It’s already happening, that ghastly melting feeling. It’s mostly below freezing, but the sunshine is warm, so the snow is melting off the balcony, dripping down by the window as I write this. It’s way way too early – and we know for sure there will be more snow and ice and cold to come so this is a very temporary blip – but just at the moment there are a few days of warmer temperatures and it feels like we’re slowly sliding off a cliff. You can’t stop the slide. You know it will take you somewhere you don’t want to go, and there’s nothing you can do to stop it.

At some point in the spring we have to let go of winter and enjoy the returning warmth. But this time of year we just have to dig in our heels and try not to notice the snow falling off the roof, the compacting of the snow piles, and the drip drip drip outside the window. I’m already receiving excited phone calls from England, telling me of the arrival of the spring there, the primroses, daffodils, and the warm green days. I’m not at all envious. I’m in love with the snow queen and I don’t want winter to go away.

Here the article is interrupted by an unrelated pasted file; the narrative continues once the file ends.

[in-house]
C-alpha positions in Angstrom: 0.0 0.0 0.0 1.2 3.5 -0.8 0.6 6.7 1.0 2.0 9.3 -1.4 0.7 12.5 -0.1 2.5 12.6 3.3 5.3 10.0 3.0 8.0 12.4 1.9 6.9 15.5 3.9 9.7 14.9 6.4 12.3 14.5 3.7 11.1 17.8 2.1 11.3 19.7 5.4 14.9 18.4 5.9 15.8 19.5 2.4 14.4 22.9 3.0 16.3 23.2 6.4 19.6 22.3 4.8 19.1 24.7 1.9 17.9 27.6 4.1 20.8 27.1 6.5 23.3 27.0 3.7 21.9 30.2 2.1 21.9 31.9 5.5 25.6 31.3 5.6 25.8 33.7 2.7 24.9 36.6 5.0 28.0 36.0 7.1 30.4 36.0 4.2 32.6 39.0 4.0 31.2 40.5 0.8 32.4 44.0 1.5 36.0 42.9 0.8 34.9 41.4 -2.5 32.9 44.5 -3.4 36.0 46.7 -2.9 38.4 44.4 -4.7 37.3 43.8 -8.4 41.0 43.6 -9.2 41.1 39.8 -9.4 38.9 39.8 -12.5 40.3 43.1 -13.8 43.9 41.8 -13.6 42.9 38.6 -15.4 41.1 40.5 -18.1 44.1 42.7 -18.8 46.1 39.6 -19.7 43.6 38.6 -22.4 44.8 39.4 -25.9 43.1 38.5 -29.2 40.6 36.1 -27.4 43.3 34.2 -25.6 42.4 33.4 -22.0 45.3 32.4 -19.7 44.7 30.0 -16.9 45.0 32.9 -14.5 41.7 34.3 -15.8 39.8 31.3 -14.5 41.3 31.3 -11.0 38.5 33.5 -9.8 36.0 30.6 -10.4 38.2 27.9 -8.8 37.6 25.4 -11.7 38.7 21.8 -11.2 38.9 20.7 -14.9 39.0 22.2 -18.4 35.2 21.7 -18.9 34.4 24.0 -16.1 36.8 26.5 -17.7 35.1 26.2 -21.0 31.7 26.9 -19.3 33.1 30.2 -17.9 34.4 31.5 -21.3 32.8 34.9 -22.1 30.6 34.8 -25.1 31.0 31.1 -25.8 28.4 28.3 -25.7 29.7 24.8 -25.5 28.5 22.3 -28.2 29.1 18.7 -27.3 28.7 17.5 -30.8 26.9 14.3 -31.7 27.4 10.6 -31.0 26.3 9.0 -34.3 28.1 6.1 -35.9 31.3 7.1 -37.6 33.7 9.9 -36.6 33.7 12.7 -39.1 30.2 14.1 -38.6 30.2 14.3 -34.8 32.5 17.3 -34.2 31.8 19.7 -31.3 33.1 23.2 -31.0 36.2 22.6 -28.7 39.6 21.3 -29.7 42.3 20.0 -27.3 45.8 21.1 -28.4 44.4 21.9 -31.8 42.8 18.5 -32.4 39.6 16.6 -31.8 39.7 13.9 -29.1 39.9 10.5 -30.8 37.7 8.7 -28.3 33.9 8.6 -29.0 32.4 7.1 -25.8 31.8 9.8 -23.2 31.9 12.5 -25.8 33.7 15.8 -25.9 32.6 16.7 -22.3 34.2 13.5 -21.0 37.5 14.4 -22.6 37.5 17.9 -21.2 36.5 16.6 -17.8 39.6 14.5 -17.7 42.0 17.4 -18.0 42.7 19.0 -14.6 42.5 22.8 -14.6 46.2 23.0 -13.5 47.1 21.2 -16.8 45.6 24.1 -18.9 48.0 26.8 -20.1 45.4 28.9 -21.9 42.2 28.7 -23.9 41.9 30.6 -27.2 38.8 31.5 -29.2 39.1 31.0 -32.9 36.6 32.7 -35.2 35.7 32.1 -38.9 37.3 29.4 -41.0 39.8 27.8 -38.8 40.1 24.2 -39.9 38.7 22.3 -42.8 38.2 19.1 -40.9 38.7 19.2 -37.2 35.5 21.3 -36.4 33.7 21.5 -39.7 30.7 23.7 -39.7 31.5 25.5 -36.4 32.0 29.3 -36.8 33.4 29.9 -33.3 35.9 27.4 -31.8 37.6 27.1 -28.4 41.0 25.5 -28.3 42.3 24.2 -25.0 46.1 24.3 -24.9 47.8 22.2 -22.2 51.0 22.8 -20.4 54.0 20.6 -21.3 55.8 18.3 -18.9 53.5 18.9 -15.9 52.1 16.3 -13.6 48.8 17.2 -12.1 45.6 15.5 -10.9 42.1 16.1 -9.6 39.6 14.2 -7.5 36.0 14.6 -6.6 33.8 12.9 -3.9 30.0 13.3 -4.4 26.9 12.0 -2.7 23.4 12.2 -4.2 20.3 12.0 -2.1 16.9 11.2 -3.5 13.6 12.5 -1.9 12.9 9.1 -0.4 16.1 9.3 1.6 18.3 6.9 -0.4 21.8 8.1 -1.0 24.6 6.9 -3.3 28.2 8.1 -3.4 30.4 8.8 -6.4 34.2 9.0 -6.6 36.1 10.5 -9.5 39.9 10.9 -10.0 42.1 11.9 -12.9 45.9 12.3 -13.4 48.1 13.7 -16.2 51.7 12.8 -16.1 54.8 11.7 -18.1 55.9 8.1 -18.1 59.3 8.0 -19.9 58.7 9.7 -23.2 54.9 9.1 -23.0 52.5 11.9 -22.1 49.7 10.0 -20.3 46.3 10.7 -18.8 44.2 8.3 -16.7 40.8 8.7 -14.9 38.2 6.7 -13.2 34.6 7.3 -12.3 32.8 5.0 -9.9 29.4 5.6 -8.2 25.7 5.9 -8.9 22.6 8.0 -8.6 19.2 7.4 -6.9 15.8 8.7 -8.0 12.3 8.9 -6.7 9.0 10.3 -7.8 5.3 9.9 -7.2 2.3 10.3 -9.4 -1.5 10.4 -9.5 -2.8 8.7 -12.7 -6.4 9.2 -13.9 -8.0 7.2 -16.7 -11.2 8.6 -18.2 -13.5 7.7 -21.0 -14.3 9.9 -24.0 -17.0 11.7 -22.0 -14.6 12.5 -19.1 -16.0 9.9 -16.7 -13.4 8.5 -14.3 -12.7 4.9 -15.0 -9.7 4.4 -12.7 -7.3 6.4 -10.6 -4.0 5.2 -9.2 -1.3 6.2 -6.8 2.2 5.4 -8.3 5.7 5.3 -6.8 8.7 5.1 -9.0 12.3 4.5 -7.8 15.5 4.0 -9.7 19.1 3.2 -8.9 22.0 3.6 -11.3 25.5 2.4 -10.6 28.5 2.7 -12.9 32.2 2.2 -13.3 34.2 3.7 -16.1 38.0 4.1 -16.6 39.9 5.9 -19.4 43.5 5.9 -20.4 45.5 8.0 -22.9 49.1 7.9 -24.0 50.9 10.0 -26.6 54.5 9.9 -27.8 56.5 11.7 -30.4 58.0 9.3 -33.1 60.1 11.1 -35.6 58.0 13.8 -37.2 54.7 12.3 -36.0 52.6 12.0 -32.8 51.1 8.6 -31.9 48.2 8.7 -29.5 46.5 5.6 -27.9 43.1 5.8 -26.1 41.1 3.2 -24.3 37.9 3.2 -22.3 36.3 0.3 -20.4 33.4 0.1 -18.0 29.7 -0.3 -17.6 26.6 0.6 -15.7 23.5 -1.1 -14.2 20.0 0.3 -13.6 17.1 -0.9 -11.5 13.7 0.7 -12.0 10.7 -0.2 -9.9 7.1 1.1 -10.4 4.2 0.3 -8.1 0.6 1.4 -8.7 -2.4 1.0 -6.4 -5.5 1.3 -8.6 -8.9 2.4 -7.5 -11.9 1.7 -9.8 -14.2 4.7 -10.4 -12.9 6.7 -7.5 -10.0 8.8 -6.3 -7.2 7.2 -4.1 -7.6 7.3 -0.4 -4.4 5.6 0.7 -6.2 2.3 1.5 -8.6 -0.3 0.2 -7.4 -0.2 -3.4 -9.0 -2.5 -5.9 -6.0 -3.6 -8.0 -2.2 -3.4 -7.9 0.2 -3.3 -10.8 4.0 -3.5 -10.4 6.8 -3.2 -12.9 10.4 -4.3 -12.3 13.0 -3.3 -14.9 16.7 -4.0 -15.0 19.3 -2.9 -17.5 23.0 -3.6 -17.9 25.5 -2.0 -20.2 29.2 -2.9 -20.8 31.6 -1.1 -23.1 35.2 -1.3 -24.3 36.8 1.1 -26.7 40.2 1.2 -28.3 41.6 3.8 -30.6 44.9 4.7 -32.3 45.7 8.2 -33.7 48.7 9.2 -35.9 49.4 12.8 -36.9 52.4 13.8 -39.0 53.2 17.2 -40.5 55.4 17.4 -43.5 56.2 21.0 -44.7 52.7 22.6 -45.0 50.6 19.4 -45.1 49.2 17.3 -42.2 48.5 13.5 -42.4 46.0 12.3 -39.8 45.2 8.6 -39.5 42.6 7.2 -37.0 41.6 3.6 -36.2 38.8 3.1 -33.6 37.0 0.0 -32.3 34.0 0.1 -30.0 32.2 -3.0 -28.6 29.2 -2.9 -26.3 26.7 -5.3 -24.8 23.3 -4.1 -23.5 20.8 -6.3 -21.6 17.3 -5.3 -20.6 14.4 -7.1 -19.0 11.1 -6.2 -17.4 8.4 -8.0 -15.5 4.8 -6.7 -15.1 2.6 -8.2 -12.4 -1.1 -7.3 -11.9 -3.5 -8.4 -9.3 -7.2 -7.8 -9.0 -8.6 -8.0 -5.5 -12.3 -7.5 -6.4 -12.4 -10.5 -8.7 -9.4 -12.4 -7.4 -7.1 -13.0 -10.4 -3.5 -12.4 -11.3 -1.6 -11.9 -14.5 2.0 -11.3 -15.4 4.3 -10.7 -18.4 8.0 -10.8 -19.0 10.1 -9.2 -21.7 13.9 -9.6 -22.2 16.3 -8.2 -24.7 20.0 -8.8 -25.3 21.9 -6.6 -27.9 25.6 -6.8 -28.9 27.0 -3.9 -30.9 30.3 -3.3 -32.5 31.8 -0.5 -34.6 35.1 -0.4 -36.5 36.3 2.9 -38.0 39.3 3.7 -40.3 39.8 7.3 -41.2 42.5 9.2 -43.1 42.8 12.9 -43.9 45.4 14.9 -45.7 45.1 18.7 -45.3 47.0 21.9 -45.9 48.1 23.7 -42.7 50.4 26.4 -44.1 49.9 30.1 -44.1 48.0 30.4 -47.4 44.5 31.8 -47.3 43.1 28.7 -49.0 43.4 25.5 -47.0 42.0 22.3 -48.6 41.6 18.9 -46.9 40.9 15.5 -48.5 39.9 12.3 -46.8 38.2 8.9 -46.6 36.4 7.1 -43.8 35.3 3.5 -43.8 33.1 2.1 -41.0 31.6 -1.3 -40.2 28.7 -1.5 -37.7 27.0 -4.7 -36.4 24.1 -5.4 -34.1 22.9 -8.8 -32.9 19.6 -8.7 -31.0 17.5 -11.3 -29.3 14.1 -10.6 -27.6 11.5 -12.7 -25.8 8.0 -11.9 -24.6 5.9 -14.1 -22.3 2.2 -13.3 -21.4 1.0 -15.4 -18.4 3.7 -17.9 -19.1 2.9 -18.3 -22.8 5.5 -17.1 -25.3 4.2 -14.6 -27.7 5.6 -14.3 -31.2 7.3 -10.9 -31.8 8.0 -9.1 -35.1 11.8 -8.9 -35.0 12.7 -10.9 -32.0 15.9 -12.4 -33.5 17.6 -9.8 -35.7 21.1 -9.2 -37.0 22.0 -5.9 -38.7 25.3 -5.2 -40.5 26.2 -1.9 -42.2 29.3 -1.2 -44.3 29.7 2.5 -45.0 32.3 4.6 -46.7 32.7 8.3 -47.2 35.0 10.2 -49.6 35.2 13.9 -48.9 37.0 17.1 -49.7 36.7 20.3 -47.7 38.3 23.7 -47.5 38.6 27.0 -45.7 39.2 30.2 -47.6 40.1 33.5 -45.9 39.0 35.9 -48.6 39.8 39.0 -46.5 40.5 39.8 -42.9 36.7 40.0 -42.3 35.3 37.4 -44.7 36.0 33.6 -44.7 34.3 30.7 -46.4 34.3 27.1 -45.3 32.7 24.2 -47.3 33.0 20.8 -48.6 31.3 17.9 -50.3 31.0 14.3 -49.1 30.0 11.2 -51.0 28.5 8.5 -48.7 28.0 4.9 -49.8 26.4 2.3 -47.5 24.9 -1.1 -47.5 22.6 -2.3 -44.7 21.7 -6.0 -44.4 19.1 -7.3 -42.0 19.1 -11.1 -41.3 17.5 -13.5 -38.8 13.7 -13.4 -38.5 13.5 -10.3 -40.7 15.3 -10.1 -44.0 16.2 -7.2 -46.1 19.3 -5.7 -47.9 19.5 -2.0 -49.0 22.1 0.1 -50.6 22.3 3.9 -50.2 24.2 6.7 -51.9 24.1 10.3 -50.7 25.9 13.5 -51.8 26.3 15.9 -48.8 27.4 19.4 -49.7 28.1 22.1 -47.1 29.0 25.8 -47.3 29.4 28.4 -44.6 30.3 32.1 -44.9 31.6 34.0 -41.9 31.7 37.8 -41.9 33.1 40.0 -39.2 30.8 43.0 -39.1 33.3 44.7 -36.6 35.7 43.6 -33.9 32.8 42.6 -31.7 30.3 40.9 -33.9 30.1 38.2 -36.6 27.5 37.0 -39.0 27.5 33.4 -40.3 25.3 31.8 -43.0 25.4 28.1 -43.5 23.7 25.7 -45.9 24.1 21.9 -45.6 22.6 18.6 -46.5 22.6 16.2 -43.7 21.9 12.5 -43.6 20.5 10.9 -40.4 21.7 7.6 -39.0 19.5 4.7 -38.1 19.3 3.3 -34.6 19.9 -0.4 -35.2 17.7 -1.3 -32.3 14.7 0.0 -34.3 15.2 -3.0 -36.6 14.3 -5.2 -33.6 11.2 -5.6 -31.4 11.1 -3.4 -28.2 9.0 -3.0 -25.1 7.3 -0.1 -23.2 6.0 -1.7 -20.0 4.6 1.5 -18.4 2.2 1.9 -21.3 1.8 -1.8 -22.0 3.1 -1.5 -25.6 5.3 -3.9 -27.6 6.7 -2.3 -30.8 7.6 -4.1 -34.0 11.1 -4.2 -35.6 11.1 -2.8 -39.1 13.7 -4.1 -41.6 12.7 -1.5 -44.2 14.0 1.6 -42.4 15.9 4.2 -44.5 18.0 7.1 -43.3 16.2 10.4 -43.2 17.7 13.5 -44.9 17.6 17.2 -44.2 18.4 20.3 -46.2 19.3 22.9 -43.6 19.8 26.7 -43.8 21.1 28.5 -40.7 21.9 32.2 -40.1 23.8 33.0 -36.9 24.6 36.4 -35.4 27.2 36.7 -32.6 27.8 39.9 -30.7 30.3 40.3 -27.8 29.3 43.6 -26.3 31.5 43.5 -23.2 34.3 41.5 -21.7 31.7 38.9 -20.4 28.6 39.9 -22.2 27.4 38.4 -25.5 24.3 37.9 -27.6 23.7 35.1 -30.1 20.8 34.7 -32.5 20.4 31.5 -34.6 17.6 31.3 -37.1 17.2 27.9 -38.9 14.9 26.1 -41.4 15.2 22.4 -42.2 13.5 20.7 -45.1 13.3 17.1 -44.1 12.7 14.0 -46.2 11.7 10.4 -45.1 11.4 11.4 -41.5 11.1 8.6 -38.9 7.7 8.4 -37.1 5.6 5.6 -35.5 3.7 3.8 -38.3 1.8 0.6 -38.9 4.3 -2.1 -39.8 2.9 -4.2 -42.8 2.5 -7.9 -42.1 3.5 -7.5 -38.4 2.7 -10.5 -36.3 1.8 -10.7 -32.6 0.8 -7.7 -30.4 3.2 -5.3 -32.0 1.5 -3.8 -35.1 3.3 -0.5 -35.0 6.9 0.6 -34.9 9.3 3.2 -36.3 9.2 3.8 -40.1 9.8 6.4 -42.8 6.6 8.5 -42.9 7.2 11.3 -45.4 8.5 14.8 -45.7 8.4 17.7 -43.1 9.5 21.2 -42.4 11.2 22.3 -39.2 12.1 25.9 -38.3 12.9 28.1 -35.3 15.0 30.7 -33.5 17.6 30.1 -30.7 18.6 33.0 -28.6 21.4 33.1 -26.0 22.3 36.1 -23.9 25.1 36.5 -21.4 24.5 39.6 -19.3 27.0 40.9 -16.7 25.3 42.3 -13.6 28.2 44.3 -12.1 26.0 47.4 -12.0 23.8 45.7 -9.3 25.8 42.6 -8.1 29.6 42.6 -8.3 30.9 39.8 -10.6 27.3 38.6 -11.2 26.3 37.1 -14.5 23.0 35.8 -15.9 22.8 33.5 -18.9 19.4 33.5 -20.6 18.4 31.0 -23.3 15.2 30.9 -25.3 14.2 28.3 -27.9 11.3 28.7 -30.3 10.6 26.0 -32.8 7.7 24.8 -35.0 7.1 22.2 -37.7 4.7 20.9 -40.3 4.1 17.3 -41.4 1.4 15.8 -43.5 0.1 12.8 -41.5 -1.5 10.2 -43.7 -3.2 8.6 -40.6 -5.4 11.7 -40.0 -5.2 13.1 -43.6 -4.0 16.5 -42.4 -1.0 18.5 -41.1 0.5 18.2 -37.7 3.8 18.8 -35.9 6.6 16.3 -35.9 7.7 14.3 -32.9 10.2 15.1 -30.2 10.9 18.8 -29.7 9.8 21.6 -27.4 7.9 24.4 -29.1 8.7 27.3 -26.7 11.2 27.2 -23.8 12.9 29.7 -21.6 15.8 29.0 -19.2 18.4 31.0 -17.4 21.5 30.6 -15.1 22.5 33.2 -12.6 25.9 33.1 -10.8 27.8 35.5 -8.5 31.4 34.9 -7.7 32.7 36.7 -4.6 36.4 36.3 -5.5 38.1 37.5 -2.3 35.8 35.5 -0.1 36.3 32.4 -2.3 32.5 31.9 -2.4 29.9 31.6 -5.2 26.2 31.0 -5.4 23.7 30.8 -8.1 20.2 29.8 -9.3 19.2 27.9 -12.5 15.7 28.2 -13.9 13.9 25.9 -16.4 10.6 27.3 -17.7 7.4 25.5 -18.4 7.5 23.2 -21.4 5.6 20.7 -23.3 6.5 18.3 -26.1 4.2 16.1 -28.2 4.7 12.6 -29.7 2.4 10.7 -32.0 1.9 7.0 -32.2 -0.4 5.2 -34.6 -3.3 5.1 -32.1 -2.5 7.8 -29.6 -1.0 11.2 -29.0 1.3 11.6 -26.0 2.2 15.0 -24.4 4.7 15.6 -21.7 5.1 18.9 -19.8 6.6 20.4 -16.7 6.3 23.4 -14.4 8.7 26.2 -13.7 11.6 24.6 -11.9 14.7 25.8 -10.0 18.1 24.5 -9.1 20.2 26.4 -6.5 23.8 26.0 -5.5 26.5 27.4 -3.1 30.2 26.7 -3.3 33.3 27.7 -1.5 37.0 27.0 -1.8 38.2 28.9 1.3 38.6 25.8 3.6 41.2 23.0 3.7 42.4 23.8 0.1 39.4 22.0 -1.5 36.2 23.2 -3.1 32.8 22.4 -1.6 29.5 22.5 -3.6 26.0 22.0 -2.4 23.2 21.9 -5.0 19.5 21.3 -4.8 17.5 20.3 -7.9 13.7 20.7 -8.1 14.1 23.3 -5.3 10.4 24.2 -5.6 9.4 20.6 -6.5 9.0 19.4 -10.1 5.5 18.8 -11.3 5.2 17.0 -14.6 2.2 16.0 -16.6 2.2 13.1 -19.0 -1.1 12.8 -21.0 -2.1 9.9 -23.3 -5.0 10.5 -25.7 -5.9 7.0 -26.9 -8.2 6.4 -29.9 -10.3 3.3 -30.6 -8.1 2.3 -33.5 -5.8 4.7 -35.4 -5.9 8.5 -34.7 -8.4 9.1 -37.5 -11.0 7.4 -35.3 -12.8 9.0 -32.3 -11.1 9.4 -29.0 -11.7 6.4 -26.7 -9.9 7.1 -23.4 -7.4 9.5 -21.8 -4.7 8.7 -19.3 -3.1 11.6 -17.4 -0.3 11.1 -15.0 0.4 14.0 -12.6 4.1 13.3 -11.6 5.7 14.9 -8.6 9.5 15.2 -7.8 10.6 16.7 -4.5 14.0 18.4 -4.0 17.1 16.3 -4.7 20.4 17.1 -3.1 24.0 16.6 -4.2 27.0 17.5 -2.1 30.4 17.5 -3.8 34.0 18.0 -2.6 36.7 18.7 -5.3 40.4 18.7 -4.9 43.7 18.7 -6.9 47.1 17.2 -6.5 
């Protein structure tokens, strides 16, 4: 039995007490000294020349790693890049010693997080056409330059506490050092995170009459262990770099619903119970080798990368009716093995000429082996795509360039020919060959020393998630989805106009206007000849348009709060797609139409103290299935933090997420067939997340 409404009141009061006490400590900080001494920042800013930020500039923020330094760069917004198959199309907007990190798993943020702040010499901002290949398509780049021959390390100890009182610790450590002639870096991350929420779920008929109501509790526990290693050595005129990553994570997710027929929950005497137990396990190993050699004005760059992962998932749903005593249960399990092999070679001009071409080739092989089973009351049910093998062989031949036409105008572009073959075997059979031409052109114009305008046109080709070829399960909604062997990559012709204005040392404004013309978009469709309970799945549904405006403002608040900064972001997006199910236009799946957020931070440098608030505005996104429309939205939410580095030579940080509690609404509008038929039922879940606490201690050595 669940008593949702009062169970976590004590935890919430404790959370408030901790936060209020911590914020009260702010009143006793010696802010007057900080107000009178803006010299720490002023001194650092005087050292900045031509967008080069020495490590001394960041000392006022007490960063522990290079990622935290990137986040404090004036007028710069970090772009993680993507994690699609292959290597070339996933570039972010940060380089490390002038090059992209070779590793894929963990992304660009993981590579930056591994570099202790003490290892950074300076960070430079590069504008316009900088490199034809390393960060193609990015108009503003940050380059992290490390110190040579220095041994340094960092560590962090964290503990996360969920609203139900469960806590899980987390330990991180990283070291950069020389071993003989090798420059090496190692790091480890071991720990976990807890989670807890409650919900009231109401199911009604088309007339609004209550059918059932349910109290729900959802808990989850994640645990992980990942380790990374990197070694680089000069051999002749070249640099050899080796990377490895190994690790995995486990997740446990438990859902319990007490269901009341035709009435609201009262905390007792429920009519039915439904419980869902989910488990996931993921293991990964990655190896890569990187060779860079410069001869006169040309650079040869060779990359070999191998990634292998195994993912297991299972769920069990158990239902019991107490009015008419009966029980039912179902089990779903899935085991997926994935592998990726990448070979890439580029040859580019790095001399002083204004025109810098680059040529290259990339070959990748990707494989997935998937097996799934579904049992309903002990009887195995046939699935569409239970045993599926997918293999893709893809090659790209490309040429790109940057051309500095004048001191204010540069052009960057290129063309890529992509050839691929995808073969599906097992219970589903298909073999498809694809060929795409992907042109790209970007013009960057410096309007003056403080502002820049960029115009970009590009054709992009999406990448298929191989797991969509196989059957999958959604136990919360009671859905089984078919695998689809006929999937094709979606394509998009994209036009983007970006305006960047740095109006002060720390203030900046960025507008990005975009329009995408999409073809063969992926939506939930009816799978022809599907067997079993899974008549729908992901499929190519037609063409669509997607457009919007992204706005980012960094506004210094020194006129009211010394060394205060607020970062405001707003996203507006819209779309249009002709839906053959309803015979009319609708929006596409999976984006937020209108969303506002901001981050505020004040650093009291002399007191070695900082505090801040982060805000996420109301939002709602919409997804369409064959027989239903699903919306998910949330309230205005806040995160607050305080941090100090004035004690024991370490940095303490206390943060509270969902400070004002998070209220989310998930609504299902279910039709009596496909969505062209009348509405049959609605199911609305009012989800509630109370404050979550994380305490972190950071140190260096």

The landscape here belongs to winter. That’s when it has its own places, places people can’t reach. With skis and snowmobiles and determination, people can only make small tracks across it, scraping the surface and then disappearing into the distance, while vast areas are held frozen and totally inaccessible. I love that feeling. But when the thaw begins and winter lets go, all that mystery begins to slip away. That’s not to say the landscape in the summer isn’t beautiful, but it is beautiful in a predictable, unthreatening sort of way. All summer I have the feeling that the landscape is just waiting to be returned to its true self.

But I am getting ahead of myself. It is still only February. We are having a warm spell now for a few days and I will just have to look the other way, find something absorbing to take my mind off it.